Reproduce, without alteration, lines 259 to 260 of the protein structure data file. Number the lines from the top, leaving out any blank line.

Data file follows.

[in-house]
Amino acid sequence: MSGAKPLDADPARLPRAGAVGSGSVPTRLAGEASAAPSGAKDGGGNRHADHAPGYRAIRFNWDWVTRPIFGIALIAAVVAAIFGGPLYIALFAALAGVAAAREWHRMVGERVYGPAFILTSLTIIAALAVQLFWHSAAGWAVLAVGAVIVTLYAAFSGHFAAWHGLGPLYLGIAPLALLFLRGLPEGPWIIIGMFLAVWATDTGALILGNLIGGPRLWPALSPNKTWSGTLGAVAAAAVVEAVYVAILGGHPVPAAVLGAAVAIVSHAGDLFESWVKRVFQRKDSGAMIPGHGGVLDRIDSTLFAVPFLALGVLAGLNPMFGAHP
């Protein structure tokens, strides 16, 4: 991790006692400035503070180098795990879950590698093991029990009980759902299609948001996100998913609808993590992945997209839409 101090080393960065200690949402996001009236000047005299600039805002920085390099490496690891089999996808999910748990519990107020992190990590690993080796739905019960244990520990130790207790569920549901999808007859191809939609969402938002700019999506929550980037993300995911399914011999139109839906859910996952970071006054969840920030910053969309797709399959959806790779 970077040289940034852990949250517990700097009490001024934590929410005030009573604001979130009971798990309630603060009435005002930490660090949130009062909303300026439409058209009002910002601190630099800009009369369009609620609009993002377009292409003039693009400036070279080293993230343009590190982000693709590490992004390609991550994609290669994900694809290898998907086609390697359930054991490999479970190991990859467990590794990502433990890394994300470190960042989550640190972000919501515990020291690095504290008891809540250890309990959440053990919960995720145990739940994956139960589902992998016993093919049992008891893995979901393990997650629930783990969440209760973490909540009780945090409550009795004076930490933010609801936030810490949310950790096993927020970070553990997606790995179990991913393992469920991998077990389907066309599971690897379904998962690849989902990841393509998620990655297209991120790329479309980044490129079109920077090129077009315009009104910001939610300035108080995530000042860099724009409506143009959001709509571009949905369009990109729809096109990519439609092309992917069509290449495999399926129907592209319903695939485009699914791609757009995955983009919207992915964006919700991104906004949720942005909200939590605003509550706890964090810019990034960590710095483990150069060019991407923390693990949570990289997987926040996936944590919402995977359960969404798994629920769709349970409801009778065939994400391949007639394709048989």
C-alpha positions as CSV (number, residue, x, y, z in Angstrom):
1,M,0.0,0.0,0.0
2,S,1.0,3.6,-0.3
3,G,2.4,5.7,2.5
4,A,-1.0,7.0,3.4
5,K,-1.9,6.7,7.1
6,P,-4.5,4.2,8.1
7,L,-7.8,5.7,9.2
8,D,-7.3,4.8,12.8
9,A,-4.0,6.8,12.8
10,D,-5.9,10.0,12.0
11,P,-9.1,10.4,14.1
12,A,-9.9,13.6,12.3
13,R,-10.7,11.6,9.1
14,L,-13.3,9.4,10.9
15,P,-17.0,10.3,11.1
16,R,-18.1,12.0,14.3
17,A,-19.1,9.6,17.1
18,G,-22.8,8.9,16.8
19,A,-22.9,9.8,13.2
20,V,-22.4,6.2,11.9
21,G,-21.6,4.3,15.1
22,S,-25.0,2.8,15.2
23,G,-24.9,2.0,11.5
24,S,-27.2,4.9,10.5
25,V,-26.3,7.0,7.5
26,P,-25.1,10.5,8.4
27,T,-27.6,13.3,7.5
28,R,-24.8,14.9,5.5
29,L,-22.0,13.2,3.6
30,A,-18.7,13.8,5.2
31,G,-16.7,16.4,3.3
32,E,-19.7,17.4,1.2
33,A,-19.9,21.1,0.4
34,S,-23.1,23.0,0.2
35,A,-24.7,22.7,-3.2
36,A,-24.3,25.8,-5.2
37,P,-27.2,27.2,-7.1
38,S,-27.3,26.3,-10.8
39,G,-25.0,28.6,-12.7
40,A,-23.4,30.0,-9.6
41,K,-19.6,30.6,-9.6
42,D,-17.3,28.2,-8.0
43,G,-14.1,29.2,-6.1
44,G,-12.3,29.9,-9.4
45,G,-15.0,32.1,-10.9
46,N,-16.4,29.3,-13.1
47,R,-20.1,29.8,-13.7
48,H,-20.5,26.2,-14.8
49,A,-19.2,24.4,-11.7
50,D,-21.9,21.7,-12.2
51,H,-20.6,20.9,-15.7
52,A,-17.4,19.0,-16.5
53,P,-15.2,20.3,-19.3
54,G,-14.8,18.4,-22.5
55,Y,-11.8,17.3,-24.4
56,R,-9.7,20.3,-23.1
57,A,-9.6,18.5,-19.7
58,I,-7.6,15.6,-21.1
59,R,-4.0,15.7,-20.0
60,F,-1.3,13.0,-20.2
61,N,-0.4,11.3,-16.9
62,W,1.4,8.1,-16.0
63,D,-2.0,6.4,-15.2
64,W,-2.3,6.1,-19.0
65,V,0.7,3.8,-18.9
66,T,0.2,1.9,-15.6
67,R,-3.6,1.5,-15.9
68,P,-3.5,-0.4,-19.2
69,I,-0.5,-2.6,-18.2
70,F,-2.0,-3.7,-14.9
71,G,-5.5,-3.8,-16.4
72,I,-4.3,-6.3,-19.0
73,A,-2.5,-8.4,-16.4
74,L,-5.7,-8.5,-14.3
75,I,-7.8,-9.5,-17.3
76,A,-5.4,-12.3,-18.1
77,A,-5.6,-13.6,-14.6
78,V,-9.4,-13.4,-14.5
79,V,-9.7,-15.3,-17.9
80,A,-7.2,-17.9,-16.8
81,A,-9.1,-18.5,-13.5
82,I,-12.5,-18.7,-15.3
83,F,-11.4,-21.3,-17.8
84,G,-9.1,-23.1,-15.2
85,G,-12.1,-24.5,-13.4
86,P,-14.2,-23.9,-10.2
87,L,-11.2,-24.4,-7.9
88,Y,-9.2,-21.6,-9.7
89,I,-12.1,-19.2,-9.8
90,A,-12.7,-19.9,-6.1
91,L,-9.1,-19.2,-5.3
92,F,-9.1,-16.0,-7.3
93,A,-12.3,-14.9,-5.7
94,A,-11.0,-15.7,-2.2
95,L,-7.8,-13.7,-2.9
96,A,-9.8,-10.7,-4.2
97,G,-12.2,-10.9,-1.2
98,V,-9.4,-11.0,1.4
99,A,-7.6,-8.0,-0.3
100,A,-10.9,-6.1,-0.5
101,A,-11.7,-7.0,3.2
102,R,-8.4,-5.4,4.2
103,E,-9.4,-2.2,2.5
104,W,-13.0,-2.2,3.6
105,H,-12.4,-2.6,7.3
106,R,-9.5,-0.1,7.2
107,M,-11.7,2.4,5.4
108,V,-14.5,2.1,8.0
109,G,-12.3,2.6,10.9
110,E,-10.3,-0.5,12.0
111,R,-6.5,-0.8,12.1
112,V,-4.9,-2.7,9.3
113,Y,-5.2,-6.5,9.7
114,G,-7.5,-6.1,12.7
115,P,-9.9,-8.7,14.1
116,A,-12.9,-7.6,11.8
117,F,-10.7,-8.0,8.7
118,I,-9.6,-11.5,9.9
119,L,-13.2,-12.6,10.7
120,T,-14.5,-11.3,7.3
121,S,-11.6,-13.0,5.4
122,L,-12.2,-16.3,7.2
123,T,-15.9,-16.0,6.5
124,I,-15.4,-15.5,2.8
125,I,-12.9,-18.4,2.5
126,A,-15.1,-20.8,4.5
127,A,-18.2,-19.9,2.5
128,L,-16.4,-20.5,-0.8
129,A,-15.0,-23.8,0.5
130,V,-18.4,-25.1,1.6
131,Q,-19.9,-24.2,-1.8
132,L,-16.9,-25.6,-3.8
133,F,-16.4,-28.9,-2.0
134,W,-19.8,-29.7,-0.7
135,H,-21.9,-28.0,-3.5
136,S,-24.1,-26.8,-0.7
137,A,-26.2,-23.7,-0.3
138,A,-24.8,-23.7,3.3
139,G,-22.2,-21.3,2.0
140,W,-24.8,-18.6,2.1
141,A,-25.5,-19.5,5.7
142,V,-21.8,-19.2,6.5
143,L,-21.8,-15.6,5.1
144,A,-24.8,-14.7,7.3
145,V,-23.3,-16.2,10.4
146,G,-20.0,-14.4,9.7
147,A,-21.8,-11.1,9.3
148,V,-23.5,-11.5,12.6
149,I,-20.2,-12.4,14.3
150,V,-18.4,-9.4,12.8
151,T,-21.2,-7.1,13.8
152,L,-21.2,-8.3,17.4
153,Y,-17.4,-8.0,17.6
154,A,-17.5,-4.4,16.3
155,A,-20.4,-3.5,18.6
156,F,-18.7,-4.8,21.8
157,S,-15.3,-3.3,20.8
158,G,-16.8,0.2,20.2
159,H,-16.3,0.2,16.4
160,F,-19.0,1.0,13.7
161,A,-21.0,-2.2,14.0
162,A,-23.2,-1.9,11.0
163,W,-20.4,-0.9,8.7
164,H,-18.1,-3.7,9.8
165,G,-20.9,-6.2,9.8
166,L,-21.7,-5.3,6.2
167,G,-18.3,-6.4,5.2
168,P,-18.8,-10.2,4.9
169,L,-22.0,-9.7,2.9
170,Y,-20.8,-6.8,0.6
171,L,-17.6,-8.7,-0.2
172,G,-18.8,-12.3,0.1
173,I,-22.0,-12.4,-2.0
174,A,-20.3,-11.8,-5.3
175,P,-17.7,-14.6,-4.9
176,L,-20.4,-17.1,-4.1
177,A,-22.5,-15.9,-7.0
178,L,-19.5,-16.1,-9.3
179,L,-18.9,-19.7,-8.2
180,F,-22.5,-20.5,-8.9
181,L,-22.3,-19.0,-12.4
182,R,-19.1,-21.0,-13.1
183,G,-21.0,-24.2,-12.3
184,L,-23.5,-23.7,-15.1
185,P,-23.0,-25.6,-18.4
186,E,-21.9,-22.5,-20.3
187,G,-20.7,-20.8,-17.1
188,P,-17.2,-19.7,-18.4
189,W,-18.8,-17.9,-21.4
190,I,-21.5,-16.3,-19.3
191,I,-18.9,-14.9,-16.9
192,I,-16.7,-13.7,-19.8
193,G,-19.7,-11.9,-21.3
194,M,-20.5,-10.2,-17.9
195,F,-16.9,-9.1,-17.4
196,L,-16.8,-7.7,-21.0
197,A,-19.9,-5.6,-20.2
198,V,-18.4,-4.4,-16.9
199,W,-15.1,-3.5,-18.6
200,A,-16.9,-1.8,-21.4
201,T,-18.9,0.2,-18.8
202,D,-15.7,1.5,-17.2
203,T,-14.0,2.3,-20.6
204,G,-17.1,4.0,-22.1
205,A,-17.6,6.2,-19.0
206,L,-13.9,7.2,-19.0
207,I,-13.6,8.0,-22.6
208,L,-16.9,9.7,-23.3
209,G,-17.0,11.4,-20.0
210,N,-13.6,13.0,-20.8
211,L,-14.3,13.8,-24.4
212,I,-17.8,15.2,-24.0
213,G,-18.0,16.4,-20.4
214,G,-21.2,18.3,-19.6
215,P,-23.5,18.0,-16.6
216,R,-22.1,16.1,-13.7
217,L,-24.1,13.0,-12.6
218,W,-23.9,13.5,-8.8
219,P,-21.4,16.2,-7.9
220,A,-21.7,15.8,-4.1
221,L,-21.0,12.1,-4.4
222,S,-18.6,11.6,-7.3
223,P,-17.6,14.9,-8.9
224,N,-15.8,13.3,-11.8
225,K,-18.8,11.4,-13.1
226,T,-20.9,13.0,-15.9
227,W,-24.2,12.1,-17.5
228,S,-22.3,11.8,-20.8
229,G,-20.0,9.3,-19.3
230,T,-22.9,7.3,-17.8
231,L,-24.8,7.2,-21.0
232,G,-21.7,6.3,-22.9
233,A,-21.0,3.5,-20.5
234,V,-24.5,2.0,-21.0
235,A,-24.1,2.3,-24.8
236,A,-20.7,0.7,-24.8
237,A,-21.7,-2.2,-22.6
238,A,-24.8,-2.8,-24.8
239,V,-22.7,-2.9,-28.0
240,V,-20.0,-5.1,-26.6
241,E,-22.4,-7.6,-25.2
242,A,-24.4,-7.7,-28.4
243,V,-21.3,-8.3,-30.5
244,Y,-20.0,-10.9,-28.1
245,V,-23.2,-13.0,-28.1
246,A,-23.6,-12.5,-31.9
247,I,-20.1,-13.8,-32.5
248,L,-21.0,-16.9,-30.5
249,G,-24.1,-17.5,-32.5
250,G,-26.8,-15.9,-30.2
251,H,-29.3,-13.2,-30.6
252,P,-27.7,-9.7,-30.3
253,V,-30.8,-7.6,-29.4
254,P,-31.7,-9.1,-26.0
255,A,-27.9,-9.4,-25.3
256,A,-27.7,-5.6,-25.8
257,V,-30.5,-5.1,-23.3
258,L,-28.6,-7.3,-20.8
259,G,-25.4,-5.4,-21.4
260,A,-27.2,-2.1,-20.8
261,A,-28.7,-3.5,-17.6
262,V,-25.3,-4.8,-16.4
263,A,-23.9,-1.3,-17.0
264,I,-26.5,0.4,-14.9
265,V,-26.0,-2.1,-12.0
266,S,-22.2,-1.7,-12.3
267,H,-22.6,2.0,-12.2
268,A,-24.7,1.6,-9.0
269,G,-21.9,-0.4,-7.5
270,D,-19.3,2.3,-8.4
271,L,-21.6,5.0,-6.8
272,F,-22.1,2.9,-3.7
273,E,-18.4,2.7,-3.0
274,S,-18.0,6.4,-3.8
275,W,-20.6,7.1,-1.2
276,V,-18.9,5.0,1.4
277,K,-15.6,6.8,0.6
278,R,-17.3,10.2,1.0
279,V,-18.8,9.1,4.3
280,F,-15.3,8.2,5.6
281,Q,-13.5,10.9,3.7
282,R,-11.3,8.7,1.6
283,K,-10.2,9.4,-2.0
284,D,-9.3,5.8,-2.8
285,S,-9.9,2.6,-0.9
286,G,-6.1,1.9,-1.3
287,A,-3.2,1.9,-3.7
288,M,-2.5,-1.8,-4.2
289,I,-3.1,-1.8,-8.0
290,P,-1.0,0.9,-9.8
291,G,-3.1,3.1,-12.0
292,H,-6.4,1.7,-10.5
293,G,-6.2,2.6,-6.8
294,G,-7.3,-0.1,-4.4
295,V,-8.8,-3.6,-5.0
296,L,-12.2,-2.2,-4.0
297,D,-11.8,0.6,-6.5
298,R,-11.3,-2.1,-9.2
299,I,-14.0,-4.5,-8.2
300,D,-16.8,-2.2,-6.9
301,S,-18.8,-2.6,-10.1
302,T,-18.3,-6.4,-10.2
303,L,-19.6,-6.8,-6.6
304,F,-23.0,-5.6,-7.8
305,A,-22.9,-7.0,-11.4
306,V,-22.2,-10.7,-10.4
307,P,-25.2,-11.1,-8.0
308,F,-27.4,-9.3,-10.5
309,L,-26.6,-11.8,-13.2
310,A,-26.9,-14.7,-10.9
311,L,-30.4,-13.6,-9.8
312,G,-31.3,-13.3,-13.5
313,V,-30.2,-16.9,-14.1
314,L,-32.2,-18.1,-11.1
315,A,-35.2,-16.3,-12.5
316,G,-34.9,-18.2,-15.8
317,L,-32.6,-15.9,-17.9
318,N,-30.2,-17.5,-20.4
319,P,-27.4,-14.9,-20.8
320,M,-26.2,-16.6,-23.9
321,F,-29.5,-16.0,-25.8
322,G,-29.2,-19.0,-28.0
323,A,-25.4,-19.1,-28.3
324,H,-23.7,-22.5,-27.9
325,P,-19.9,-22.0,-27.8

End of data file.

255,A,-27.9,-9.4,-25.3
256,A,-27.7,-5.6,-25.8